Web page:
Saturday, May 10, 2008

Kids are the future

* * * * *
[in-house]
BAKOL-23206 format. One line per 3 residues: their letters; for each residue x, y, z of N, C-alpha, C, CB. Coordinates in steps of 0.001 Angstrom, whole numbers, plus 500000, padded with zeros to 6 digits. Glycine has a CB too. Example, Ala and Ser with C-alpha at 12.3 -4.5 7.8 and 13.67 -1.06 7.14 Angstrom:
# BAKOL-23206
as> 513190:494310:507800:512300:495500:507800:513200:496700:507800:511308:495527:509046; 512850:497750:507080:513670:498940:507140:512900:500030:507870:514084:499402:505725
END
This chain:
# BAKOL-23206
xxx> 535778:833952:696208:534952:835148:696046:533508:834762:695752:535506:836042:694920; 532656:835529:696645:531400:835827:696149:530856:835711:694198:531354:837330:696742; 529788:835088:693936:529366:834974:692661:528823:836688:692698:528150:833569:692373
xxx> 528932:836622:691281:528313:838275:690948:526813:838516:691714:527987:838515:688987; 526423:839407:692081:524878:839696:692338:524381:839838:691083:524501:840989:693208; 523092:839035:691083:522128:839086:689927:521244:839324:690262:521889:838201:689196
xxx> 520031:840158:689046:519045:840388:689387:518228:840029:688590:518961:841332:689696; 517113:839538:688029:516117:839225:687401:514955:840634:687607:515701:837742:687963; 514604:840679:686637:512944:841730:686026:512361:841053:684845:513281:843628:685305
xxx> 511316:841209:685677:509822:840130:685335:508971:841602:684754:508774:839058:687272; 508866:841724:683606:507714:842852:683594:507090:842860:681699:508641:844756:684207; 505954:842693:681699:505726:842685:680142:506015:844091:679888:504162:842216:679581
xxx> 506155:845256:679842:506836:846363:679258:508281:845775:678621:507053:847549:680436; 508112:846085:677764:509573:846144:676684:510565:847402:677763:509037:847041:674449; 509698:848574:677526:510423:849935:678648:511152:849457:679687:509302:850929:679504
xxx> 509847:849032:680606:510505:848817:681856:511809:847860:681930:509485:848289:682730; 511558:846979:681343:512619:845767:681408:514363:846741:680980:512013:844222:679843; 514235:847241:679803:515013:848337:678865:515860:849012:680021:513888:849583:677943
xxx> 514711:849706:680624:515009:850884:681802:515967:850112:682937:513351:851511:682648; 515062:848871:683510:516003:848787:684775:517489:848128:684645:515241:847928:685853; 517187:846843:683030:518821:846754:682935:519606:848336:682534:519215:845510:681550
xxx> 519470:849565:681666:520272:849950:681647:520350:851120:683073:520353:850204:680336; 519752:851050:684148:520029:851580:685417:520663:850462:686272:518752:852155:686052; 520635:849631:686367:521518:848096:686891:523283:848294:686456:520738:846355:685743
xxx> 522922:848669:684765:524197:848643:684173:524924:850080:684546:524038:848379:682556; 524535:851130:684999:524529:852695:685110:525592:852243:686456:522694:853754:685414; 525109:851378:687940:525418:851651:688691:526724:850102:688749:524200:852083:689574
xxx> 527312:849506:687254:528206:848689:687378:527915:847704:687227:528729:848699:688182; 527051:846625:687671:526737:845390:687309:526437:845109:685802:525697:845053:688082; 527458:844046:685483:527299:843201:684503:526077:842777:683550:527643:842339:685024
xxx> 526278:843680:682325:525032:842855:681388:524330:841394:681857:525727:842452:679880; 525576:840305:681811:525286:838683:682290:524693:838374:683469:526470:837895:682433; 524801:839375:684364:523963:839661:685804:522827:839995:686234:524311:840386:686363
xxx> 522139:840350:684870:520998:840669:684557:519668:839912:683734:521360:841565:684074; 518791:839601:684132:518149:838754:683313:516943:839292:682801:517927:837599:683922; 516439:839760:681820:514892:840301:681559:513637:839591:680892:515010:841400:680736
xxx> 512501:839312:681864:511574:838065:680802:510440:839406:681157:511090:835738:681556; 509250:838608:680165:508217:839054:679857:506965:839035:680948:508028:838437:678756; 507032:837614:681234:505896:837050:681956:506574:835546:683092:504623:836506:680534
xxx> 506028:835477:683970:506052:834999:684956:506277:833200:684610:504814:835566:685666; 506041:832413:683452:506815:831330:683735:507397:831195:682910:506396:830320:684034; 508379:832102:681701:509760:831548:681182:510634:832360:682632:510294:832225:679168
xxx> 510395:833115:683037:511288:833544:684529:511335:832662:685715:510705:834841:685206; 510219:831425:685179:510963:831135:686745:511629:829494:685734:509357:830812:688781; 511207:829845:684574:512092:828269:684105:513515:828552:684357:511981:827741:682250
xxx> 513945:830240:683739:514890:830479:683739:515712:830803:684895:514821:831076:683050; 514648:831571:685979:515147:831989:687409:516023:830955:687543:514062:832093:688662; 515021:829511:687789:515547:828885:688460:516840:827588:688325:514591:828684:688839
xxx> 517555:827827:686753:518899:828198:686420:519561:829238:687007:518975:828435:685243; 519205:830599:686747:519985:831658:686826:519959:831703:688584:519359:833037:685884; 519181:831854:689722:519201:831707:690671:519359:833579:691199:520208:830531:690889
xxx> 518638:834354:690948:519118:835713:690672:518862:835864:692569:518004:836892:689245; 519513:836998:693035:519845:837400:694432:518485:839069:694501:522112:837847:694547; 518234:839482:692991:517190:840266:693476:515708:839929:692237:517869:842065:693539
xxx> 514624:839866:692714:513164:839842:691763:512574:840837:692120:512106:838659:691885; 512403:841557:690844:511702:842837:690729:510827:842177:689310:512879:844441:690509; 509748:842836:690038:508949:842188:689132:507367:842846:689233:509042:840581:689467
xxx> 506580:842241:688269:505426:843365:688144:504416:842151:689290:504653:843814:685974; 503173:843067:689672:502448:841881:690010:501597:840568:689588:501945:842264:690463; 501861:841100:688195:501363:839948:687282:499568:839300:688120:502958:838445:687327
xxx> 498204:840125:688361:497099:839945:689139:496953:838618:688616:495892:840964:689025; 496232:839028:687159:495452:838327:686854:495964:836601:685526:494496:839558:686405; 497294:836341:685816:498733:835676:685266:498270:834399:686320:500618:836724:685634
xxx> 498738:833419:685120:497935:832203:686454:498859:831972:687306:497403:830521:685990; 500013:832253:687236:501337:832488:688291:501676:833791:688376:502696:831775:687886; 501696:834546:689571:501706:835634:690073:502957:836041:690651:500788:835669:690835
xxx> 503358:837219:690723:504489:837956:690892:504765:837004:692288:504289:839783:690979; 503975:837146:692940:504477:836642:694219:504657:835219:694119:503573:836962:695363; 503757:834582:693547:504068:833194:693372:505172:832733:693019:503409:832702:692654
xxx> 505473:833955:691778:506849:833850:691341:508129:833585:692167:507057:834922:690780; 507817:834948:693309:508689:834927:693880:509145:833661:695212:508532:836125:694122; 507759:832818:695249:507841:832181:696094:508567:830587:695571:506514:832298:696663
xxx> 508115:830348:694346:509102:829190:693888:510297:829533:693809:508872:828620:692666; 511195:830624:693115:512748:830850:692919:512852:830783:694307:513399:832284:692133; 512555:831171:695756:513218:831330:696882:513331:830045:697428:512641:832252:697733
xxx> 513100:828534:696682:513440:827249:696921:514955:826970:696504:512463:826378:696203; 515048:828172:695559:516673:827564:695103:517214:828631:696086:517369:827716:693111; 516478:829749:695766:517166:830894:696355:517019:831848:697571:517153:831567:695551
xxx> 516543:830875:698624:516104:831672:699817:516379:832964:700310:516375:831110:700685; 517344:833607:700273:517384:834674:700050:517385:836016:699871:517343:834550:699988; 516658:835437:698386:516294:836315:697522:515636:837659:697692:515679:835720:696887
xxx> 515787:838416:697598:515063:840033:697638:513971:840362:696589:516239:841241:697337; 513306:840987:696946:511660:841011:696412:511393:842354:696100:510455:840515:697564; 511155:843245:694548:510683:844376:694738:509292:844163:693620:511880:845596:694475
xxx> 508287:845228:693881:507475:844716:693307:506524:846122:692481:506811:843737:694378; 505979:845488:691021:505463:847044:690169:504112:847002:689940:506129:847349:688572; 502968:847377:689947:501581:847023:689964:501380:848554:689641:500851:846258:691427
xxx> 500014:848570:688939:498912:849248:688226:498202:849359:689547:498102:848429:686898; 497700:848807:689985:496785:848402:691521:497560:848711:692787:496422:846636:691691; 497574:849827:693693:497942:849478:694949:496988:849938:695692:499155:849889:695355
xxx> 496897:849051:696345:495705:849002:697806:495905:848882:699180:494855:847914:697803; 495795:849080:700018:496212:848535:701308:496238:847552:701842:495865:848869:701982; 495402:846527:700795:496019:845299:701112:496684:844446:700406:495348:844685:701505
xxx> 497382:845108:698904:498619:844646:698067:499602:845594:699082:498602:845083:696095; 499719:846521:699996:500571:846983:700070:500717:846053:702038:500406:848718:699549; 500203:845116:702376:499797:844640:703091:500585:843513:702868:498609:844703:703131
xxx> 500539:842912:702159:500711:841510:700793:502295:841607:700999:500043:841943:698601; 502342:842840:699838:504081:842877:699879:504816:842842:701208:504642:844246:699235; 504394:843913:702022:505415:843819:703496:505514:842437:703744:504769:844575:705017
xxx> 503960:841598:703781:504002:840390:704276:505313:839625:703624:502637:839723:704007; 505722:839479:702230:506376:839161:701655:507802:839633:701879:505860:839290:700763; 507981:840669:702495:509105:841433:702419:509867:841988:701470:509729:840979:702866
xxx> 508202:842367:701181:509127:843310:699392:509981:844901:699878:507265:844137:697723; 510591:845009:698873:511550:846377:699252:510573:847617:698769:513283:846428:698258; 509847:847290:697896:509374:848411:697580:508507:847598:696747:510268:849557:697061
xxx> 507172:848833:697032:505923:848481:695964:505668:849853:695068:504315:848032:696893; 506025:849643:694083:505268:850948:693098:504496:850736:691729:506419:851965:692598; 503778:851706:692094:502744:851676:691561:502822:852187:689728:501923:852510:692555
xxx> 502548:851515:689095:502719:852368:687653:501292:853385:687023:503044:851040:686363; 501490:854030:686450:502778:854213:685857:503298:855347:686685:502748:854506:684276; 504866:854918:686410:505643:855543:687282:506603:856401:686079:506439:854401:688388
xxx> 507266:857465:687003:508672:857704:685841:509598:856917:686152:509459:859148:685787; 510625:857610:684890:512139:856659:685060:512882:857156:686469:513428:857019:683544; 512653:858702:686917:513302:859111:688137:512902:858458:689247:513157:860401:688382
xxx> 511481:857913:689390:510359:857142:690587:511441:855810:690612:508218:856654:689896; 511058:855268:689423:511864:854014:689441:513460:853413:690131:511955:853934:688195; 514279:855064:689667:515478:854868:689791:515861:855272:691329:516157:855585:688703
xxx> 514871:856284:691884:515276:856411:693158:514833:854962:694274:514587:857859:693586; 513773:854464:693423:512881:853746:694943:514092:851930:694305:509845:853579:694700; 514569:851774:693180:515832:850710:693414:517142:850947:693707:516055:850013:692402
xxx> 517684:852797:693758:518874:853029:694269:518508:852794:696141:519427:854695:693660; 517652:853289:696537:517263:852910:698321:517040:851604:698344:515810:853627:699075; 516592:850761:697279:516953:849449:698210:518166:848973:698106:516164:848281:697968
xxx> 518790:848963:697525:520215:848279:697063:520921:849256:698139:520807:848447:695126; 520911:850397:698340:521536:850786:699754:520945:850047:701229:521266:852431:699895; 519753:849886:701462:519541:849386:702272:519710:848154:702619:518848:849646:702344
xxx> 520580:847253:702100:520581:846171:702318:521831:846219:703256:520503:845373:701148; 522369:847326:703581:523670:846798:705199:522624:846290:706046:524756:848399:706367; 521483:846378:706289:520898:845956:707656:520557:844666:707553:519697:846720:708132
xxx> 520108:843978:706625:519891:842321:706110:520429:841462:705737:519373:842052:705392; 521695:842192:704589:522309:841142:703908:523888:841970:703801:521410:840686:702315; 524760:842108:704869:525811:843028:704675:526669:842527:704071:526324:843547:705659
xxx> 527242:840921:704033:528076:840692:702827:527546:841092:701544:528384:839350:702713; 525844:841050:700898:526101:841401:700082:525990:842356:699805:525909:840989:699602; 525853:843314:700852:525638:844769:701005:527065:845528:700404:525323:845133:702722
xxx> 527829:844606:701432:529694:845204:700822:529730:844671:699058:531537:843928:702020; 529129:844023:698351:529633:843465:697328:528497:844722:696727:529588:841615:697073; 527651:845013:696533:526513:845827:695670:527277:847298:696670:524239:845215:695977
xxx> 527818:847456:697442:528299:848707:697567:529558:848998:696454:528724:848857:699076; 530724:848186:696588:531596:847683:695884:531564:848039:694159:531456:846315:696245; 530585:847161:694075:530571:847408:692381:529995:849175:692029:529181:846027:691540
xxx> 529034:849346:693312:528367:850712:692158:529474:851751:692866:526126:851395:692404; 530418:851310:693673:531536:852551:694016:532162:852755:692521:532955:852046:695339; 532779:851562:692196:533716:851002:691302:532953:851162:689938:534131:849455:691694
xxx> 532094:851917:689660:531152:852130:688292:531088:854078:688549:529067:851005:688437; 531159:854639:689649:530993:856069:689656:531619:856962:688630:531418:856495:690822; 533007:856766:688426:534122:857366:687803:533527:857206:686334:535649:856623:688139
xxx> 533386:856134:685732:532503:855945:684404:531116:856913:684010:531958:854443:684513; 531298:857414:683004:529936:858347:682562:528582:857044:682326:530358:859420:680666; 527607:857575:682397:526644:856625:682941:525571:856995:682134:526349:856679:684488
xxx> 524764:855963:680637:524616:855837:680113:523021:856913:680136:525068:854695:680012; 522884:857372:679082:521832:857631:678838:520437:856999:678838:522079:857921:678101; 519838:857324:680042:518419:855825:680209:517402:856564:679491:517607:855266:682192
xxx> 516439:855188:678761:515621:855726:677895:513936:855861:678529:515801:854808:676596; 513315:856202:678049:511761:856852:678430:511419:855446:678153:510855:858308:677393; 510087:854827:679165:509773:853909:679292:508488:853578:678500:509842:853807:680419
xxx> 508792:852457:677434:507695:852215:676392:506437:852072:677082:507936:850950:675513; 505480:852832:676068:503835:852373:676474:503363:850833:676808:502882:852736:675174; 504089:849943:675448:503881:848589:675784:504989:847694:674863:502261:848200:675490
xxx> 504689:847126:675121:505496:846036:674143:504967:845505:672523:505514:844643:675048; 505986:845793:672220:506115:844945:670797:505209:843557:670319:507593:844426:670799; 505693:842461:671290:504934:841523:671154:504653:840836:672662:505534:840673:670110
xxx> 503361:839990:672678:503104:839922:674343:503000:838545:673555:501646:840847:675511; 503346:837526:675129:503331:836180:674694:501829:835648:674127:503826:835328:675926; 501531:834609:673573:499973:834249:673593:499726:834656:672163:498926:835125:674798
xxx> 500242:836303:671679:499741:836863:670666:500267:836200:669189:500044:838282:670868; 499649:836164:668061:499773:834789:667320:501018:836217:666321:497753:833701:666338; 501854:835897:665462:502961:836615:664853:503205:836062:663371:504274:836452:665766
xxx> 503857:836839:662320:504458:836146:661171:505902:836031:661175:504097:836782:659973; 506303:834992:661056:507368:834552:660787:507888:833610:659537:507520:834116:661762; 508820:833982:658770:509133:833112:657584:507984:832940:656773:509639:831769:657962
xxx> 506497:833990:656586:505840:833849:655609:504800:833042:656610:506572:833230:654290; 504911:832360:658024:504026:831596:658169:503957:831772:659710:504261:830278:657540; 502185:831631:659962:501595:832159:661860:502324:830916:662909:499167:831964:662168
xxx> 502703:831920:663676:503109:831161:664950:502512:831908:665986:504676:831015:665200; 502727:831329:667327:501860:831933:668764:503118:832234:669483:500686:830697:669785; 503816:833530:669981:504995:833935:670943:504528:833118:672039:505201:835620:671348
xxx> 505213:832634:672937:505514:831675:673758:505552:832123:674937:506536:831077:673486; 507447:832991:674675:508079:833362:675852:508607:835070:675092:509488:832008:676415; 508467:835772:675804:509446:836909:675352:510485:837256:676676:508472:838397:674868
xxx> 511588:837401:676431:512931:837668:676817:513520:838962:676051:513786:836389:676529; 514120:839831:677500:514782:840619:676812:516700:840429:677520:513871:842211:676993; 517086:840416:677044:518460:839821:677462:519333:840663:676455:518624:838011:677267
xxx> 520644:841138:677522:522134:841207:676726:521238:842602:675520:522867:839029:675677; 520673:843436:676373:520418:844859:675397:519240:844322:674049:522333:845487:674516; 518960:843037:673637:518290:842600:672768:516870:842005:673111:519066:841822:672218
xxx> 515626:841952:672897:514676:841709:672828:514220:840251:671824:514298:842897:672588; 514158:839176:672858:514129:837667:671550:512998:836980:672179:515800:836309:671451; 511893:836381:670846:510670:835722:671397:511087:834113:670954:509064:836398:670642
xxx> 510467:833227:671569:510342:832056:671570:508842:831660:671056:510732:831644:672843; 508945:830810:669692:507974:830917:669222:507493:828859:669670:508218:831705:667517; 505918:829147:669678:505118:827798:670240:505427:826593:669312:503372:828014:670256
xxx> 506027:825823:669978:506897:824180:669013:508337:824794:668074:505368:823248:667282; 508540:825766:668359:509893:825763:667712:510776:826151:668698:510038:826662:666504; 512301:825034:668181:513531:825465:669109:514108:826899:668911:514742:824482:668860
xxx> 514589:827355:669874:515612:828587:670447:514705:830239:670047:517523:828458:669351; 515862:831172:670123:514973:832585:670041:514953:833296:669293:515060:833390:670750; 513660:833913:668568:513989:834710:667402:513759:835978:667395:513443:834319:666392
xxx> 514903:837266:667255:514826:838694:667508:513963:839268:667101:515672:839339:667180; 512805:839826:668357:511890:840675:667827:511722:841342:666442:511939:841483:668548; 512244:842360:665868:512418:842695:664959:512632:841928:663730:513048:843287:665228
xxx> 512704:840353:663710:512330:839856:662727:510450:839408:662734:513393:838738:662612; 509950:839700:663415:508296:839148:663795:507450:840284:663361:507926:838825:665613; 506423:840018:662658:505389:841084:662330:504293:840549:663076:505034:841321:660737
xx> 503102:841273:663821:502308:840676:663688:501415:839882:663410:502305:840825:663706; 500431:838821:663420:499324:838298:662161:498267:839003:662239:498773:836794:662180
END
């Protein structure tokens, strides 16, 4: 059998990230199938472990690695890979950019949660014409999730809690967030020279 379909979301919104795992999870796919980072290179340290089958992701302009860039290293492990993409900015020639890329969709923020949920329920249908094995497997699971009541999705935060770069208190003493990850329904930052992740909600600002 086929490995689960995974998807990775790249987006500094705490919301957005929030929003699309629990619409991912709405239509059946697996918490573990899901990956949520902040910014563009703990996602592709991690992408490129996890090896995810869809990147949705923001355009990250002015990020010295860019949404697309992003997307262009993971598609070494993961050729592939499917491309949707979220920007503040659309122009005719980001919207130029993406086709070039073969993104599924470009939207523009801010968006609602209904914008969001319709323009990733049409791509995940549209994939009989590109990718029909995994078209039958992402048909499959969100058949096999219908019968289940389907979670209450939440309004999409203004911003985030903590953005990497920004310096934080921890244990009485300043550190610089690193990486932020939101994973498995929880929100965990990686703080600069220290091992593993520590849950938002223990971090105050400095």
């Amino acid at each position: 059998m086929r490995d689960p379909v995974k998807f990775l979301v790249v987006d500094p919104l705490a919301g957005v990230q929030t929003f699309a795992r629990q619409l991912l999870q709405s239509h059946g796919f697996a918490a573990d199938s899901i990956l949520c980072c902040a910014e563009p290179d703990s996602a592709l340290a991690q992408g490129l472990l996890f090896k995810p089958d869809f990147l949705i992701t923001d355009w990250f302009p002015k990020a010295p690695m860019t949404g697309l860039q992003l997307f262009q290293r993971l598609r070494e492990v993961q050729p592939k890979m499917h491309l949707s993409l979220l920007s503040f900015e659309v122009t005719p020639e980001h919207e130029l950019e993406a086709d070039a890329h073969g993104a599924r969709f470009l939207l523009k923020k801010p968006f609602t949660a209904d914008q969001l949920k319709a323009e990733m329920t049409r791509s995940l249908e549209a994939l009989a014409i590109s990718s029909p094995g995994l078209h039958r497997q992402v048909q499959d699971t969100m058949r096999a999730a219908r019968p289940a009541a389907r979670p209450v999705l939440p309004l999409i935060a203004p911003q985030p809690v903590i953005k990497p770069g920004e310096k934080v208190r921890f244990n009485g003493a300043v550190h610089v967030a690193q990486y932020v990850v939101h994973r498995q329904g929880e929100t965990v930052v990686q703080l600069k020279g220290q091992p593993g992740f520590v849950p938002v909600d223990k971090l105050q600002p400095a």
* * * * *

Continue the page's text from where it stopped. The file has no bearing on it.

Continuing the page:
I recently received a e-mail from someone who had listened to the podcast I was doing a year or so ago. I thought I would share what they had to save not to pat myself on the back but to share the story she told about visiting some children at an elementary school. This individual is disabled for yourself and was there to speak to the children which I believe were also disabled. I believe it's important for us over disabled people to try to help the younger ones get a good start before they have a chance to have society put any sort of limitations upon them. Before I start to ramble this is what she wrote: Hi Dwight, This is going to be long, but you've put in the time for advocacy, so you deserve some appreciative writing in return. At the Maryland rally to close Rosewood institution last October, we thought we might like to fold our stories and demands for civil rights into paper airplanes and fly them over the fence into the Governor's back yard. "That's another thing I never learned to do, next to standing ovations and high-fives," said a quadriplegic man. Governor O'Malley declared a program for its closing in January of this year. Sometimes showing up is more important than whether or not you do everything that happens there, eh? I wish I could have taken a photo, but the imagery is like this: lines of people in wheelchairs, or with walkers, unsteady gaits, and all their assorted aids and advocates, storming the State Capitol building in Annapolis, rolling by police officers, exercising their rights to rally, speak, and petition the government. I work for an agency in Maryland that helps people with cognitive and developmental disabilities achieve full community life. My partner works with two brothers living with MD who work on a self-employment project. They own their own multimedia business. I'm a geek, so seeing these forays into technology are the most exciting things in the universe! Your CripCast project and Blogspot are wonderful. I am up late because tomorrow I have a meeting with my college disabilities services coordinator and I am nervous. I am struggling to get through school at the complications of my own health. I want to share with you the following things I have learned in a lifetime of working with people who have disabilities, and ultimately finding myself in the same situation:-I am incredible.-Life is harder when you need extra help to get through it.-People with disabilities are so patient with each other, but often it's hard to be patient with ourselves.-I have confidence in all my friends and coworkers with and without disabilities, but their confidences in me often seem to fall short. I have to do extra work to reassure them of my capabilities and to make sure they also understand my fears.-I would never have become so creative if it weren't for the way my life has been. I have always made myself available to people with disabilities. I have always volunteered and stayed active, advocating here and there. Now, I need the advantages I've worked to preserve. This is a big change for me. I think of myself as an activist. But now that I'm in it, I am compelled to do even more than I did before. I suppose it's just the peak point that we all reach where it's sink or swim. So I've started a YouTube: but it's still kind of a side project while I try to get my life together. I am meeting with people and researching. When I pose in photos, I don't take my braces off of my hands or my ankles or knees. This is what I look like, and if people want to be a part of my life, they cannot edit out the parts they don't like. I read about your Trach... I know they're tough to work with even if your hands work to keep them clean and comfortable. You'd think the technology would be a little further along by now... what kinds of changes would you make to a Trach? If a person has a cognitive disability on top of all of it, do you think there could be some kind of blinking light to flag for them when they can speak? Today I went to 7 classrooms in a local elementary school to explain what it means to use adaptive technology, assistive technology, and why information technology is a growing field for people with disabilities. It was really hard to put the lesson together. I'll paste my rough write-up: -=-=- The wiggly one in the red shirt had something on his mind. His attention peaked when I pulled out my IBM Model M keyboard and talked about how people who think differently do a lot of the same things, like recycle old keyboards. The child in a light blue t-shirt with an audio headset accommodation thanked me in ASL after the most important lesson was over. He was 6, had autism, and knew exactly what I was doing. THANK YOU! He screamed. This is the most incredible moment I have ever experienced in explaining disabilities. Every child could relate to being different. Howard County is privileged, and still, some children were invisible. It hit hard when I saw children left out. The boy in blue was taken to the back of the room while I passed around an ethernet cable to show what it was like to be connected to each other. One at a time, each child passed end over end, through the tangled pile of kids, so everyone had a chance. Two girls in the back row and the boy in blue missed a chance. I started over, and the two girls got the cable this time. “Is that everybody?” I asked. “Yes!” they said, glad they’d done it again and gotten everybody. “NO!” said another boy. “Who didn’t get it?” I let that boy share the cable with the boy in blue. The boy in blue passed it on, and the cable made its way back to me. The other students learned that it takes an extra effort to think of everybody, that they sit in different places or have disabilities, or they’re just not outgoing. They watched their classmate stand up, reach out to one who had no chance, and make sure everyone was included. Some hands meandered like finger painting in thin air, while others rocketed up and down as I asked questions: who likes video games? Who turned in a library book today? Last week? Who has books at home? Who’s rich? What does it mean when we use something again? Who would rather use a telephone than a calculator? Who uses a screwdriver? Who thinks about things? Who likes to remember things? Who reads? Most hands went up when I asked who had seen a wheelchair. “How do you feel and what do you think when you see someone in a wheelchair?” The answers: they might have a broken foot, they might have a broken arm (we tried that one again), they might have to stay there, it’s sad. The answer I expected was what my generation gave me: there’s something wrong with them. No one raised a hand when I asked who had heard the word “disability.” I was about to encode young children with a word that, if delivered wrong, was going to carry a life-long stigma. Teachers, computers, parents, and the library are reportedly where kids go for answers. No student said they ask their classmates. No hand ambled upward when I asked if anyone could think of at least one classmate that they thought was smart. Today children heard a new word: Douzo. I said it over and over again. “Douzo, douzo, douzo. Doesn’t that sound different?” The girl with blonde hair and blue eyes whose parents spoke Japanese sat alone at a table, and I don’t know why she was there. She didn’t get the yellow ethernet cable. When somebody brought it to her, I let her tell the classroom what Douzo meant. If they hadn’t reached out and included her, they would not have learned from her that douzo means please. They might not have unlocked that from her, and she would not know that being able to read is an accomplishment. She would not know that she could give information to other people, even so young. What a sense of self-worth, to know something and share it at age 6. She was a teacher for a moment, and if no one had reached out, she would have been silenced, excluded. “Um, what’s wrong with your hands?” asked the wiggler. Joyous day, I thought, this boy understood my lesson on asking before you feel sad about someone’s disability, because you might just not understand. I had just spent a half hour explaining how I use technology to solve problems, but I hadn’t said a word about what was “wrong” with me. I didn’t say the word, it didn’t matter. What mattered was what was wrong: my thumbs don’t hold together like other people’s thumb bones, and that I’d used technology to fix it: splints. It didn't compute for the students that a person standing in front of them would talk about what it's like to be in a wheelchair. Could someone really only need a wheelchair some of the time, and not have a broken leg? I had set the children to wondering before they decided that sad was the right way to feel. That was my goal, just to get them thinking about it. I didn't have a lot of time to turn around their emotions; they'll have to figure that out on their own. But still, success! I taught everything I am today, and where I come from: multilingual, technological, strong, poor, creative, living with a disability, a good listener, a reader. Every child was one of those things. There is not one child I didn’t reach. It didn’t take a plenary session, money, a Federal Act. It took a bunch of kids sitting on the floor in a room, and some old technology I didn’t throw away. I could learn anything, change my world to match my needs, think about other people and solve problems, and earn enough money to make a living. I don’t know who will remember me, but I do know that every child I saw this morning got an “a-ha!” moment about themselves. I hope they will pay it forward. -=-=- I hope this little note has given you some encouragement for the time you put in to reaching out. The MD community, especially, has never had the chance to get together and advocate. I'm so glad you are speaking up! I have so much hope for the future. I hope you can know for at least this day that you have reached an attentive ear, and that there are people in it with you, even though you can't see us. I think kids are getting the point at younger and younger ages. Here in Maryland, the schools are wildly diverse! I've never seen anything like it! So they all know what it's like to be different. So many of them, though, didn't know that a wheelchair is a good thing. I thought of tying their legs together and having them wiggle around until they knew how much of a relief it would be if they could use a wheelchair. :) Have you ever wanted to do a lab like that? Or put vaseline on sunglasses, put them on the kids, and have them write a letter, address and stamp an envelope, fold and stuff the letter? If only I had more time. I'm gettin' kinda rambly. The point is really to thank you and share some of the things we're doing up here to do our part. Keep it up! Be well,Sama